busker on the bus in santiago

Busk at Dusk on a Santiago Bus

It was a Friday evening after a long week. I was sick, tired, and mentally preparing to spend the weekend moving to yet another apartment in Santiago. I got on the crowded bus to head home, and as the doors were closing, an older man boarded and stood directly across from me in the middle of the bus. He was short, balding, wearing dirty jeans and a t-shirt and holding a beat-up guitar. As the bus started to pull away he positioned himself and started to strum.

Anyone who’s taken public transit in Santiago is used to this. People busk on the subways and buses here constantly. Most passengers are absorbed in their phones, many with earbuds in listening to their own music or watching videos. The quality of the performance varies wildly. Sometimes it’s traditional South American pan flute, sometimes it’s freestyle raps commenting on passengers on the bus (as the token gringo on the bus I’m almost always the subject of at least one verse), sometimes it’s a boombox with a bad karaoke track and awful singing. Santiago buses are already loud and crowded, so it’s often rather annoying, but when someone is actually playing an instrument I’ll usually take out my earbuds and pay attention.

Tonight, the old man started off with a beautiful rendition of Todo Cambia, by Chilean musician Julio Numhauser. The YouTube video below has the first recording of the song, made in the early 80s in Switzerland while Numhauser was in exile from the dictatorship here in Chile.

After that he played a great folk song that I haven’t been able to identify. I can only remember some lyrics I thought were “lleve los soldados,” which doesn’t really make any sense, and doesn’t yield any Google results. So that one’s lost to time. Who knows, maybe I’ll be on the same bus as this guy once again in the future and I’ll hear it again.

Soon after I pulled out my phone to start recording so I could catch the lyrics later to look up the songs. I was able to catch the last half of his last song.

I later identified it as “Dulce Daniela” by Argentinian musician Victor Heredia, a song about a young daughter drawing on everything in the house, that’s apparently inspired many a father to name his daughter Daniela just so he could sing this song to her. I actually don’t like Heredia’s version all that much, but the busker’s version was great.

When the busker finished he thanked us, and walked up and down the bus collecting “remuneraciones.” I handed him a 1 luca bill (1,000 pesos), he stepped out the doors, gave me a nod to say thanks, and disappeared into the night as the bus pulled away.

I was so busy reflecting on my good fortune to have had my mood lifted by the old man’s music, that I hadn’t noticed that another busker had boarded the bus as the old man was getting off. This time a younger man, with bloodshot eyes, holding a stick and a ribbed metal cylinder. He started to slide the stick on the cylinder, making a god-awful noise, made worse by the fact that he couldn’t keep the rhythm. I didn’t think it could get any worse, and then he started to sing. It was as out of tune as his percussion was out of rhythm. My head started to ache, and after 2 minutes, I couldn’t take it anymore. When the bus doors opened I leapt out, still a mile from my stop.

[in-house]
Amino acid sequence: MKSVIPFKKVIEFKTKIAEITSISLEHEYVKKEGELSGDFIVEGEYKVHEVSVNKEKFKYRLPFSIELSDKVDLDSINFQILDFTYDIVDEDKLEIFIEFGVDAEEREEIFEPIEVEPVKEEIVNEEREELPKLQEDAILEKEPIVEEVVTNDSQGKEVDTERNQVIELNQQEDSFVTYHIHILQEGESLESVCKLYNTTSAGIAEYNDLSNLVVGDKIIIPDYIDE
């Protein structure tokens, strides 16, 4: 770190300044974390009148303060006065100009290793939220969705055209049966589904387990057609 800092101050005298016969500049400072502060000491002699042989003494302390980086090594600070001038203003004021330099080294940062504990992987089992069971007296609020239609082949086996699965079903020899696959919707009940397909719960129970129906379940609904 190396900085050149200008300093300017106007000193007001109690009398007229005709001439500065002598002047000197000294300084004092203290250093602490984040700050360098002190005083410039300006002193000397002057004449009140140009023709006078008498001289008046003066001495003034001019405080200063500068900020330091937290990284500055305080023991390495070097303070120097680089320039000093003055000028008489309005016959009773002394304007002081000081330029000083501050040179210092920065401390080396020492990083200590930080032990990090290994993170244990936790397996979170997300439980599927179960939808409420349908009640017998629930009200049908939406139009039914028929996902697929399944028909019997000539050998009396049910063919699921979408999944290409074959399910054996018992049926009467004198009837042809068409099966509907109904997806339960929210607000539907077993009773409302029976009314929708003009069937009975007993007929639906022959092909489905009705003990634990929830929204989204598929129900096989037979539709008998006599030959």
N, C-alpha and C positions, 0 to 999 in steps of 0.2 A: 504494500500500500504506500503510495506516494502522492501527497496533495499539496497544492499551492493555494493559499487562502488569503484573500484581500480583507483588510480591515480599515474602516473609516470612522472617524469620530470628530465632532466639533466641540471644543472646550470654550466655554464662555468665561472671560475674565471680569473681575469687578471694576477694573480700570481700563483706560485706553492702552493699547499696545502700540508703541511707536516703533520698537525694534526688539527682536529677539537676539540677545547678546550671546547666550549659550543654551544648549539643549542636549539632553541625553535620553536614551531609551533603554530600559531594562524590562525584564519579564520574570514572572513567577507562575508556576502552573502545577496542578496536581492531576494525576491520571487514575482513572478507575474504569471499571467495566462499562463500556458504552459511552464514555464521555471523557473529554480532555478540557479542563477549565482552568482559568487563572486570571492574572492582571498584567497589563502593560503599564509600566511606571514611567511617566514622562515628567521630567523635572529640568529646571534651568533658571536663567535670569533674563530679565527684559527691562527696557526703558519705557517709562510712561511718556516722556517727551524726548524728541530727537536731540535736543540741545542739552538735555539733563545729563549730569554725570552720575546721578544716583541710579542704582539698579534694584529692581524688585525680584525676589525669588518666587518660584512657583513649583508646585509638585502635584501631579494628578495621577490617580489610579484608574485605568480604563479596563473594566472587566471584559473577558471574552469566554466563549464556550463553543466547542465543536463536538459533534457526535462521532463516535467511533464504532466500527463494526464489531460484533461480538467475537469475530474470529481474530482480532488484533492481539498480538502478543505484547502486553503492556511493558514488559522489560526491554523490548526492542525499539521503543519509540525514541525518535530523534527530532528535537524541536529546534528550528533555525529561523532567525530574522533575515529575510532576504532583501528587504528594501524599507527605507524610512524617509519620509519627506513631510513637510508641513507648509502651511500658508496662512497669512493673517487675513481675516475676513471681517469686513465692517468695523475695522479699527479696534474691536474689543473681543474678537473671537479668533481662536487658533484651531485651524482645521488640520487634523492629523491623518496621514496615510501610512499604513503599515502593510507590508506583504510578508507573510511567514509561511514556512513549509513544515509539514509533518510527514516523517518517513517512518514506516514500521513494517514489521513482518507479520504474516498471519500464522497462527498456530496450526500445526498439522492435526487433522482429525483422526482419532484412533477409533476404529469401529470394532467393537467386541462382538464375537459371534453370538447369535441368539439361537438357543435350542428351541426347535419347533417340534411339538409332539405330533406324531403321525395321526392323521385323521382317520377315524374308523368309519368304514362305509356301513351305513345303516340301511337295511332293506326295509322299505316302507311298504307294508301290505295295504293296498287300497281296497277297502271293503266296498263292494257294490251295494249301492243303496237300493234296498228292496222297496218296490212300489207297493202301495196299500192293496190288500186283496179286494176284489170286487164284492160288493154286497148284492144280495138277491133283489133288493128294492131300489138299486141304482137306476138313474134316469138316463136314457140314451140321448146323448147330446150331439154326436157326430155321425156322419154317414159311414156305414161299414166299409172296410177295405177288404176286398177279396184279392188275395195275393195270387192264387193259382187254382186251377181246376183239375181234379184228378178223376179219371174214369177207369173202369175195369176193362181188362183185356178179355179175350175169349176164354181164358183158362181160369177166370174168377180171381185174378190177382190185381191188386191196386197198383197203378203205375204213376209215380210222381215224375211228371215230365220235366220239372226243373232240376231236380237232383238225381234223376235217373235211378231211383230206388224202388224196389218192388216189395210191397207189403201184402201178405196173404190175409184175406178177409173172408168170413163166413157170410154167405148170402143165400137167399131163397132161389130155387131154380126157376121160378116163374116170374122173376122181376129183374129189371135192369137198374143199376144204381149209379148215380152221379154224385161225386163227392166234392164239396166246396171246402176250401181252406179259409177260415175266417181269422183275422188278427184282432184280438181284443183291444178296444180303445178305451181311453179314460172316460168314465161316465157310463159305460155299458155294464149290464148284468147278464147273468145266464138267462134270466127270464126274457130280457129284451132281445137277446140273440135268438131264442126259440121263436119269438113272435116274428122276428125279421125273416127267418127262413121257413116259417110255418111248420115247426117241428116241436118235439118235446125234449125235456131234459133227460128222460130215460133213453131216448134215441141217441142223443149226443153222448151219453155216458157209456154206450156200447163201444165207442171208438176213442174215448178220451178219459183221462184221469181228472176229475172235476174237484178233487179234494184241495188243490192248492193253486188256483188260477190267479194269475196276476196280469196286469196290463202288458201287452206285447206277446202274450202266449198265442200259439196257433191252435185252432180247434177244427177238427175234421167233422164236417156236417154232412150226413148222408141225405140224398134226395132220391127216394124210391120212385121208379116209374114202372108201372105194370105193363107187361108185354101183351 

You win some you lose some, I guess.


Seapony Pottery Studio

Been helping Seapony Pottery with their new open-air studio space. We’re building a cinder-block retaining wall to mitigate flooding, then framing out the roof! Exciting stuff. Here are some before-ish photos.


This is the space, part of it is currently covered, we’ll be building out a corrugated roof over the area marked with the cinder-blocks.


Here’s some of the reclaimed roofing we’ll be using. Still a bunch of cleanup to do but progress is being made. I’ll post more photos as the blocks go down and the framing goes up!


Great Amazon Feature

I just used Amazon to buy Eloquent Ruby. The estimated arrival date is about a week from now, but being in Hawaii, I’m prepared for it to take much longer. Upon placing the order, I noticed this message:

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What a great idea. The main downside of ordering products from Amazon is that you have to wait for your physical product to arrive. But in this case, they’re able to minimize that inconvenience by allowing me to access the product digitally until my physical book arrives.

I elected not to buy the Kindle version of this book (or any reference or textbook) because diagrams and navigation on the Kindle are pretty clumsy, so it’s hard to quickly reference content. Print still very much has e-readers beat in this regard, but it’s definitely nice to be able to access the book digitally in the meantime. Amazon is doing a great job of thinking about the customer experience here. Rather than getting really excited about the product only to be disappointed when it sinks in that I have to wait, I’m offered a way to enjoy the content immediately, capitalizing on my current enthusiasm.